The water was ankle-high in Rita Baichu’s apartment while in the yard water was just below the knee. However, Baichu said that the water was even higher earlier in the day. “It running off now,” she said. Baichu shares her one-bedroom apartment with her five grandchildren and was contemplating where she would be spending the night.
In the same yard, two other tenants also found their apartments inundated. An old, ailing man whose name was given as “Mr John” said that he had to pile his belongings on his bed and he missed work because of the flooding of his apartment. In the apartment on the other side of the wall, a woman was forced to put her refrigerator and other valuables on her dining table. In her bedroom, a bucket could be seen floating around. She too had to worry about where she would be spending the night.
In Abraham’s Lane, shop owner Morris Fernandes called for the city council to resurface the dam. At the entrance to his home there were sandbags to prevent more water from entering. Fernandes said that he was doing some cement work on his yard to build it against flooding but it was washed away in the early morning waters that flooded his home.
“Every spring tide the water comes over but not like this. This hea is a big spring. Tomorrow they say it gon be worse,” Fernandes said. He reasoned that the people living on the dam had reduced it and called for it to be “re-cap. We asking the council if they could resurface the damn fuh we,” he pleaded as he stood in knee-high water at the entrance to his home.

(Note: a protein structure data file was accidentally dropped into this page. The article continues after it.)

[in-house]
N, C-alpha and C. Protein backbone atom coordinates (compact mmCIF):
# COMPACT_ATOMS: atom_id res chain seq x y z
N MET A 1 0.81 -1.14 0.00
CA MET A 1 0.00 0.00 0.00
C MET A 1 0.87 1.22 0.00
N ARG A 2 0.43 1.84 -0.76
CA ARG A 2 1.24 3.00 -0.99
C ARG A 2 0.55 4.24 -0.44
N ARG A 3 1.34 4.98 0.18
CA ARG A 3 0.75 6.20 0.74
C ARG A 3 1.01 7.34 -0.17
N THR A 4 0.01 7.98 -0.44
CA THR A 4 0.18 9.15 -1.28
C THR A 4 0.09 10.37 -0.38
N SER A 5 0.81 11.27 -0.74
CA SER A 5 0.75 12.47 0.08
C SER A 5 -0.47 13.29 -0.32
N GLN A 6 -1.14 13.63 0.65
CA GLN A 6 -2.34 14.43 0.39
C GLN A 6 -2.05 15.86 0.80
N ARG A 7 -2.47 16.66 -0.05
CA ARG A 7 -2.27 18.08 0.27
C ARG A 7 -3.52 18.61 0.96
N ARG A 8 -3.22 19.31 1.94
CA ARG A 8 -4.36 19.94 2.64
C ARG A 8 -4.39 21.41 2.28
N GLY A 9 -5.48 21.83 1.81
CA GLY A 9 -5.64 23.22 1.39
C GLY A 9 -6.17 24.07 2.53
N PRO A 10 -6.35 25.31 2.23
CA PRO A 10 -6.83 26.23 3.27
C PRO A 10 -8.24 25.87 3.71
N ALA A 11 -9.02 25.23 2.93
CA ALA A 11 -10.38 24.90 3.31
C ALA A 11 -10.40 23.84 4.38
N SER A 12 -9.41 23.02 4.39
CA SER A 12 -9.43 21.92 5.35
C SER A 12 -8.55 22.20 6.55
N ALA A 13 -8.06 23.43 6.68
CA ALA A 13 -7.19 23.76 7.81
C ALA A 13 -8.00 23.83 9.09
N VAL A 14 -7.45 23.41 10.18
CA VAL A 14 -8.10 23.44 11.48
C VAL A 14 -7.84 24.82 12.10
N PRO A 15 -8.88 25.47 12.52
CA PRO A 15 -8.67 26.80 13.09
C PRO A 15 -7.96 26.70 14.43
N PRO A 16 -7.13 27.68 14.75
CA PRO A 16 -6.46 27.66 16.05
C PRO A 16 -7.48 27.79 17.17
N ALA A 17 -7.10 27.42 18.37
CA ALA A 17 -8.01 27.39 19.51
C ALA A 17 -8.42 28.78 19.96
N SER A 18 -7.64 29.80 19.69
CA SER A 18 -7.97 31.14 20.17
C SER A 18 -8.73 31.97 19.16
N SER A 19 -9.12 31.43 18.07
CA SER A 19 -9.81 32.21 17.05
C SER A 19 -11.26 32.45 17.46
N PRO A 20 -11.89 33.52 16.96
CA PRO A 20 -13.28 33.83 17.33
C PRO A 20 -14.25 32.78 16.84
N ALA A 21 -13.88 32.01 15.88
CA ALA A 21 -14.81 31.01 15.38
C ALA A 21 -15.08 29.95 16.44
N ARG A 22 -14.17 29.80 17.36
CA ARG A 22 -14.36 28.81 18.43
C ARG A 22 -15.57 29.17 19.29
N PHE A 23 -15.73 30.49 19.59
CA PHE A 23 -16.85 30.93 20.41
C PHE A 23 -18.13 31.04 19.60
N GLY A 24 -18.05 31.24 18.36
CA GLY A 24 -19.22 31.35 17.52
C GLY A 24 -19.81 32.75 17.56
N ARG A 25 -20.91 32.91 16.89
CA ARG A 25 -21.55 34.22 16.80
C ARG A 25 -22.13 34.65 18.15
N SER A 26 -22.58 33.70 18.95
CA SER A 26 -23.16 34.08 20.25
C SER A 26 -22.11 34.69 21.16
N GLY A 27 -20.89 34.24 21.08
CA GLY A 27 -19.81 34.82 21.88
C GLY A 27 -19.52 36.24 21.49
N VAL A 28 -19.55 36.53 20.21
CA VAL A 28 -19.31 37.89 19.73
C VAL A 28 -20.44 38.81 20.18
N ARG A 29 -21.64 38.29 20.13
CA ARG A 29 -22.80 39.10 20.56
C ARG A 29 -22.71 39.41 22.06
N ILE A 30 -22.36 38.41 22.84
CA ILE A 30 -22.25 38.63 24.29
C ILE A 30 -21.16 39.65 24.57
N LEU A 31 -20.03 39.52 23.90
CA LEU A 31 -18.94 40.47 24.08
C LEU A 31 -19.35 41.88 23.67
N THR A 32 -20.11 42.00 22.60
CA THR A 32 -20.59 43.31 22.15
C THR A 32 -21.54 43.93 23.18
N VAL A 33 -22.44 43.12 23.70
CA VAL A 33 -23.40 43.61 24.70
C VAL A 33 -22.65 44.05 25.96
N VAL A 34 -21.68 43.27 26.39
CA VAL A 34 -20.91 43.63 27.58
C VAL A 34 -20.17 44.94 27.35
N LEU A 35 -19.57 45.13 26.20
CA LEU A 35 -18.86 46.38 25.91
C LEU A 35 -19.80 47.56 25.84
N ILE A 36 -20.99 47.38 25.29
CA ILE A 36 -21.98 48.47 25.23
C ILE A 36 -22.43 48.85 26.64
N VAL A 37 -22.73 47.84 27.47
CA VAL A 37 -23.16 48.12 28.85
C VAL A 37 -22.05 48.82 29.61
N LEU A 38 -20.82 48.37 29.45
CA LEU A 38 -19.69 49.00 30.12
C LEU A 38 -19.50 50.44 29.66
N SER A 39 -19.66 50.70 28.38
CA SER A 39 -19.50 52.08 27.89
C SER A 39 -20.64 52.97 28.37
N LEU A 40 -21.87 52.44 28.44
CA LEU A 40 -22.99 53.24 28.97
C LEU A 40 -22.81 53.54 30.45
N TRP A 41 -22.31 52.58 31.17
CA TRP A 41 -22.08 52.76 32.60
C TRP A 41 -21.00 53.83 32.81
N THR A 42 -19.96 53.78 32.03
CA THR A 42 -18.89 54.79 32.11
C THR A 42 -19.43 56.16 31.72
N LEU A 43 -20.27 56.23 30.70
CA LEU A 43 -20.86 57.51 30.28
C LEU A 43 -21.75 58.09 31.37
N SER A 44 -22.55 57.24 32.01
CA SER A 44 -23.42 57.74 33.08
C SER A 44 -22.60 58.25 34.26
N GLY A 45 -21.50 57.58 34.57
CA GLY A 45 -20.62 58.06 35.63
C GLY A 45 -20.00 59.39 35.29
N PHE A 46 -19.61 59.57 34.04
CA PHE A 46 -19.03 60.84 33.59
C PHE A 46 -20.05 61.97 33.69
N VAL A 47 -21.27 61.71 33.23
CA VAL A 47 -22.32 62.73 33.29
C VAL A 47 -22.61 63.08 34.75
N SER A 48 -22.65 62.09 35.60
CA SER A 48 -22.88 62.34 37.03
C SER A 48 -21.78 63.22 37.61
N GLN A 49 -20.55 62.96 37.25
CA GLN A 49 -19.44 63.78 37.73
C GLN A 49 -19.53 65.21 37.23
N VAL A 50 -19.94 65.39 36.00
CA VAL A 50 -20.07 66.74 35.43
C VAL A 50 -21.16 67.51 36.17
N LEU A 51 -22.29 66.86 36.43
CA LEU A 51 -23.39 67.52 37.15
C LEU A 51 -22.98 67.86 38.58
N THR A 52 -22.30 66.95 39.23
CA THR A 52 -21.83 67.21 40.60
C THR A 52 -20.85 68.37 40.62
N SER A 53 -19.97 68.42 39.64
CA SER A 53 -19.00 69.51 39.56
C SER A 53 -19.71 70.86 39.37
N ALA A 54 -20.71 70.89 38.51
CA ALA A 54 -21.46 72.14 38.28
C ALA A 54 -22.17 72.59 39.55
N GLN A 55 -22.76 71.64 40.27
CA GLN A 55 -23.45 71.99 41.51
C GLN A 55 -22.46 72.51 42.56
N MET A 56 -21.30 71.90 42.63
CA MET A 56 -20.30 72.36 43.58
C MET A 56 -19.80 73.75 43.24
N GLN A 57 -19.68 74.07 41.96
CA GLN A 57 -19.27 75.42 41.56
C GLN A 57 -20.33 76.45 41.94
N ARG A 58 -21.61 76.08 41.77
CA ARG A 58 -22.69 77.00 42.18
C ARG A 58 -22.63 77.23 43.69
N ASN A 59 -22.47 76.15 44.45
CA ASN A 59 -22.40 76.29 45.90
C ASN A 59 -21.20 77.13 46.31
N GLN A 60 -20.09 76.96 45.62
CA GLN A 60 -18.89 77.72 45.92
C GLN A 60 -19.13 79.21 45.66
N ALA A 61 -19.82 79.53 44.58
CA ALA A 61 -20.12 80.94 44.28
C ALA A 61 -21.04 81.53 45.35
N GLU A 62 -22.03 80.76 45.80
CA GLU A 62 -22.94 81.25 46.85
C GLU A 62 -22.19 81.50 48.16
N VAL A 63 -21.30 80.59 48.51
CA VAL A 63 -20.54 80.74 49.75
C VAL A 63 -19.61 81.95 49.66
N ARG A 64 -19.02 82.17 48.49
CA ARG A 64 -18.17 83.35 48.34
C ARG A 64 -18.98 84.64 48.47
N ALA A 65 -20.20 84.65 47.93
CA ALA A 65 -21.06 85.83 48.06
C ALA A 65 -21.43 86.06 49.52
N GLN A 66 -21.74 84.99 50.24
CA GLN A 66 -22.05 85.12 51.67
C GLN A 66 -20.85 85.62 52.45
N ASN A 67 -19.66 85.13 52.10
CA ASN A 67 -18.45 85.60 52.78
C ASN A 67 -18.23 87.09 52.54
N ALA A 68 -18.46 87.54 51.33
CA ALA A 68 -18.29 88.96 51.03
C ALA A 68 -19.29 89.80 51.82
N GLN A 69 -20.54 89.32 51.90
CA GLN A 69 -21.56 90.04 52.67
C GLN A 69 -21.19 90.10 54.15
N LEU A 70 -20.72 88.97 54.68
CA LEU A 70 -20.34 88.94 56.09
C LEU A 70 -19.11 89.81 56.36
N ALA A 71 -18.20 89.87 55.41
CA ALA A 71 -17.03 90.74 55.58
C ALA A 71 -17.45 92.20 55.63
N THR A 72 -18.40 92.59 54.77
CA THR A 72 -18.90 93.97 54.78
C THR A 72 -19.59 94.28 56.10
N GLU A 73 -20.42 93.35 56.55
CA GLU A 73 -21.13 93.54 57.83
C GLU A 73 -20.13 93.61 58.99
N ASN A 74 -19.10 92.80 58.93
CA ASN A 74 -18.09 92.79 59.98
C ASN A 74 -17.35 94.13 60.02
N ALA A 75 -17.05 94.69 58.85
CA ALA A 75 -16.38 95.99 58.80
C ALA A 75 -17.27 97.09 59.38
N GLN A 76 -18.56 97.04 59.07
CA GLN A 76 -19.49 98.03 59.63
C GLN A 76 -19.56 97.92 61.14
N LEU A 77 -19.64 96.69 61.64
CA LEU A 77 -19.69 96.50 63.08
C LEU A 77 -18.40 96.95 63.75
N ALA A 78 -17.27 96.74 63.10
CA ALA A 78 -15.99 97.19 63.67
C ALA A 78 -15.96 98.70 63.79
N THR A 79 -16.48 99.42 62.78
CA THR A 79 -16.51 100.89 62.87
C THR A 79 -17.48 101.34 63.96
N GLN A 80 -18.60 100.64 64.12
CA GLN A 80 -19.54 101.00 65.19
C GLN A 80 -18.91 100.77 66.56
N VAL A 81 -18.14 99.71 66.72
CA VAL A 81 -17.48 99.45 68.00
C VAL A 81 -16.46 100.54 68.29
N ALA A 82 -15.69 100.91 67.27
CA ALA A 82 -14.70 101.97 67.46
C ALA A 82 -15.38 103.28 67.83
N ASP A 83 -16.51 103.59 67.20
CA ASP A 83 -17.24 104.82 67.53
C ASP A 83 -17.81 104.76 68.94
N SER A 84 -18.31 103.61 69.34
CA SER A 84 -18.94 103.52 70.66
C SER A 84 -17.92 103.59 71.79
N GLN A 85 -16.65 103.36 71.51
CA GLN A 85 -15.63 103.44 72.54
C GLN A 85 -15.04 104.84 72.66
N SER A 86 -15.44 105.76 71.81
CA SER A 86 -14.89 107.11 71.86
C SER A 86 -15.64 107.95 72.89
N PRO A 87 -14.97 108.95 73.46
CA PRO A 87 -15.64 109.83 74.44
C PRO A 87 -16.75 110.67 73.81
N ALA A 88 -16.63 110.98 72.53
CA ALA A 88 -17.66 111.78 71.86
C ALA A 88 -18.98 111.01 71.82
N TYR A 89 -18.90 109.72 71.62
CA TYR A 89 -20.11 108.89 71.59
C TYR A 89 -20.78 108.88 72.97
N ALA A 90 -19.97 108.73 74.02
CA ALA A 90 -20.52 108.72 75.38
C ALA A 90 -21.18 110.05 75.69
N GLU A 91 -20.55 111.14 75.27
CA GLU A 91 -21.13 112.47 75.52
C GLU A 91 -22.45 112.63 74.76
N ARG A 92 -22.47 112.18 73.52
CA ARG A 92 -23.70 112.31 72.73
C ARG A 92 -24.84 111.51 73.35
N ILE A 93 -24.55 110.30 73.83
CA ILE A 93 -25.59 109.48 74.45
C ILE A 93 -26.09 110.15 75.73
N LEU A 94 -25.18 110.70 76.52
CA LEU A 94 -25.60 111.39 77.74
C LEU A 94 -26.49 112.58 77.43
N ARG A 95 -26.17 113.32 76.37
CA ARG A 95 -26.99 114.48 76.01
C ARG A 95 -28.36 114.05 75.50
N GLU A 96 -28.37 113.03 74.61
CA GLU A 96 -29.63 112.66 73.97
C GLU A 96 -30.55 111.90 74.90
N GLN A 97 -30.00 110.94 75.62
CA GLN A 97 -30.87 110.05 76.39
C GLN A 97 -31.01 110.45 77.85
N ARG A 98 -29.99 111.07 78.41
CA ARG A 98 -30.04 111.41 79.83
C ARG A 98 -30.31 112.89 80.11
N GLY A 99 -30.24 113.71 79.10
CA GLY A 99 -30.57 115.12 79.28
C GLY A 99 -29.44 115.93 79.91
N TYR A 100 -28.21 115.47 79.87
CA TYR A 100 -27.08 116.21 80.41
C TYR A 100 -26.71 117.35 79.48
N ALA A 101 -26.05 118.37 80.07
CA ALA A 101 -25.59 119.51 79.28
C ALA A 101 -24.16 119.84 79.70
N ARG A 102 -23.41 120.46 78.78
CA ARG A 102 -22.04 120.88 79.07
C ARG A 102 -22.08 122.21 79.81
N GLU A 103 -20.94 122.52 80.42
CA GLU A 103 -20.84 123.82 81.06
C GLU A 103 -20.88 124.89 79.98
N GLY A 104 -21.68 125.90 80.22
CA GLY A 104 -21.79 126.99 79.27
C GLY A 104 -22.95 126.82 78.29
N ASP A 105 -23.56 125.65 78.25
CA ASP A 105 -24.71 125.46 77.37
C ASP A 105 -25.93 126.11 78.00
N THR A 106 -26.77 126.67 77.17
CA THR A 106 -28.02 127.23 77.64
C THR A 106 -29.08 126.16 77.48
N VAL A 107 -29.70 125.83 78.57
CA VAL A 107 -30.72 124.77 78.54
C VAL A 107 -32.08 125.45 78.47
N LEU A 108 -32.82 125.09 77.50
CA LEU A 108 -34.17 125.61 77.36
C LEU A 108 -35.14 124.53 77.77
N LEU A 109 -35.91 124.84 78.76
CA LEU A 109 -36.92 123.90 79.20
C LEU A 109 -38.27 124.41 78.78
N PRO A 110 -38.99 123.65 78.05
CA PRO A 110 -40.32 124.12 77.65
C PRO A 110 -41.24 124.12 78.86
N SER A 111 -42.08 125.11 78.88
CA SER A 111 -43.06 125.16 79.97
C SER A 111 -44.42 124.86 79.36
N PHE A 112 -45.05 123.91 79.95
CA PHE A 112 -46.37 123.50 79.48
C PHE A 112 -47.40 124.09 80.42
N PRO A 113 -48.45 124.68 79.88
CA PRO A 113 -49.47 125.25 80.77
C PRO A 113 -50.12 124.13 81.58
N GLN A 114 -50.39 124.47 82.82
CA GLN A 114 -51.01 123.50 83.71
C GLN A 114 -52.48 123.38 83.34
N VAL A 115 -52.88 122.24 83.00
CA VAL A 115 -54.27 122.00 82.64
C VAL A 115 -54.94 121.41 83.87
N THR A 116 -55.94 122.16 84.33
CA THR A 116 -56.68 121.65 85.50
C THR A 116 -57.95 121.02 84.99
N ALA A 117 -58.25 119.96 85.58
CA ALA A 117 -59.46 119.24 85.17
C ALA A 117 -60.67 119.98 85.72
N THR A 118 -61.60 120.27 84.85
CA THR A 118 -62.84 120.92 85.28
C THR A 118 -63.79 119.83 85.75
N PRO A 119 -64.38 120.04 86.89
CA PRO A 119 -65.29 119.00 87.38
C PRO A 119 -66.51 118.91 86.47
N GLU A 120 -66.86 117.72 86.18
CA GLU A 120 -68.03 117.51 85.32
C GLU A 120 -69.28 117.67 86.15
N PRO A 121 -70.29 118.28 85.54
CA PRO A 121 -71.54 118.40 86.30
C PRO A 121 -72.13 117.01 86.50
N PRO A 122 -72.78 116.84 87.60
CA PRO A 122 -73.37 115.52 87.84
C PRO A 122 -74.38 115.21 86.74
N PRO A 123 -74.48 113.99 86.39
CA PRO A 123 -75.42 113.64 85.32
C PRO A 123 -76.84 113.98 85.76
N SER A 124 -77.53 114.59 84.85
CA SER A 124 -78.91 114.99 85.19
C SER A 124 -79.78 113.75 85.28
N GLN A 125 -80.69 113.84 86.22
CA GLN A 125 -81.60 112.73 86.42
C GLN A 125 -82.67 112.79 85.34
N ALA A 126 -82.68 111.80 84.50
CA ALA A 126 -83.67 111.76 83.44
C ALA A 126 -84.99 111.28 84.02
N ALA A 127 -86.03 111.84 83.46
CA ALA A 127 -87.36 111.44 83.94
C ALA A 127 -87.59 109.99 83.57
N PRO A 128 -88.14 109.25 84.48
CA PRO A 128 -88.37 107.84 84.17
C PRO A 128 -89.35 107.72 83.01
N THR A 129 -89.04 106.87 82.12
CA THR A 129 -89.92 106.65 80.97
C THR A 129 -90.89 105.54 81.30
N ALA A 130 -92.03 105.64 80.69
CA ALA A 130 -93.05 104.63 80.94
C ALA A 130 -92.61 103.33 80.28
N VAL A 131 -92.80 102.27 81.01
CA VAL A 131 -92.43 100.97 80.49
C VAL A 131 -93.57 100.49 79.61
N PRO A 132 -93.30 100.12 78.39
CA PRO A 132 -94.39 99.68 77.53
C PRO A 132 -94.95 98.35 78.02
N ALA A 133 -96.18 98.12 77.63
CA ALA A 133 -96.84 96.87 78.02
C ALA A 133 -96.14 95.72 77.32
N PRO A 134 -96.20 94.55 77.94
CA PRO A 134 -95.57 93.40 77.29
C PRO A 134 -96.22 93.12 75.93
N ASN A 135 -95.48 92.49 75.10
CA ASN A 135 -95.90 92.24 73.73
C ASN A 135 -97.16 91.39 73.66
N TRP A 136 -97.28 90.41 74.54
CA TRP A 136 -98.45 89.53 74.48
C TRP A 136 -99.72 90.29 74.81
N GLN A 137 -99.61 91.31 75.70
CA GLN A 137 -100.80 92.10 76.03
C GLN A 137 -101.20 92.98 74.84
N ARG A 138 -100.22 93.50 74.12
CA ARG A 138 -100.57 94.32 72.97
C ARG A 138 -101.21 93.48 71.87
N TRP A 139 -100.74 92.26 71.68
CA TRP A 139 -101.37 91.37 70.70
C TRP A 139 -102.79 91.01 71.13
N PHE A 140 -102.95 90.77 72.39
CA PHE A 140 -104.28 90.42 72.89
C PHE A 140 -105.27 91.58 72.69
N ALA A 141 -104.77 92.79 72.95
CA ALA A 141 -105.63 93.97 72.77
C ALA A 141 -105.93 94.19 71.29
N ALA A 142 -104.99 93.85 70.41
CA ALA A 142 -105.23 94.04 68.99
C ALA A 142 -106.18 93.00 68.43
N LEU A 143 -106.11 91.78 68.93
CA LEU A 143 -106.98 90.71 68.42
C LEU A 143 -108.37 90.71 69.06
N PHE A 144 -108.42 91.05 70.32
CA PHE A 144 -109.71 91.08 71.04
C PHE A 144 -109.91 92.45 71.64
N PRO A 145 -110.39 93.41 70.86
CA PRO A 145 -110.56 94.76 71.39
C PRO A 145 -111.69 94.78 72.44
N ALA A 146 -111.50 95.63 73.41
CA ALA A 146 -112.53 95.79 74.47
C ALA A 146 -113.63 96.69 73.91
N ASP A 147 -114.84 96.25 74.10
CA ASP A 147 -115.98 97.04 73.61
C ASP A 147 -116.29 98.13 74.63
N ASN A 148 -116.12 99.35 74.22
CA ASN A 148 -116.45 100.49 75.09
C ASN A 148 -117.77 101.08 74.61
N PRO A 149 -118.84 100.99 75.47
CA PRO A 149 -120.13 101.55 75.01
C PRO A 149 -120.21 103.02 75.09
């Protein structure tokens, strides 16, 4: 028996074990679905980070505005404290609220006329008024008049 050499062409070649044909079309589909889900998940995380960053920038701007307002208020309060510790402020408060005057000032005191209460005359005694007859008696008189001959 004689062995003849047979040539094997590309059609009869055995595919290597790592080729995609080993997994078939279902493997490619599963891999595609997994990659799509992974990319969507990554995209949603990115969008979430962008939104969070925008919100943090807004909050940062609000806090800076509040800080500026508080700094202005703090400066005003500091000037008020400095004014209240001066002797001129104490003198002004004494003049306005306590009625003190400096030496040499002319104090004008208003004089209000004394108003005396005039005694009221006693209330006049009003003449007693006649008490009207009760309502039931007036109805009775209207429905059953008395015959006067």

Meanwhile, at the Princes Street koker, the river water was gushing through cracks and was at even levels of the koker door. A rundown hut which looked abandoned was sitting in water which had spilled over at the side and was running across the street.
The Stabroek Market was also flooded.
Meanwhile, residents were going to bed with their yards swamped under several feet of water and most of New Amsterdam and all of the villages on the East Bank Berbice were affected. The New Amsterdam Market was under several feet of water for the first time. When vendors left the market earlier in the afternoon, they never anticipated what would follow as a few hours later the facility was completely under water. As a result, many of them returned to attempt to salvage their goods.
Additionally, most of the equipment belonging Nauth Construction that was being mobilised to do construction work on the East Bank Berbice were under as much as 3 ft of water.
GuyOil, Sol and a number of oil companies on the East Bank Berbice, along with GuySuCo, were reported to have suffered tremendous losses. (Additional reporting by Tiffny Rhodius)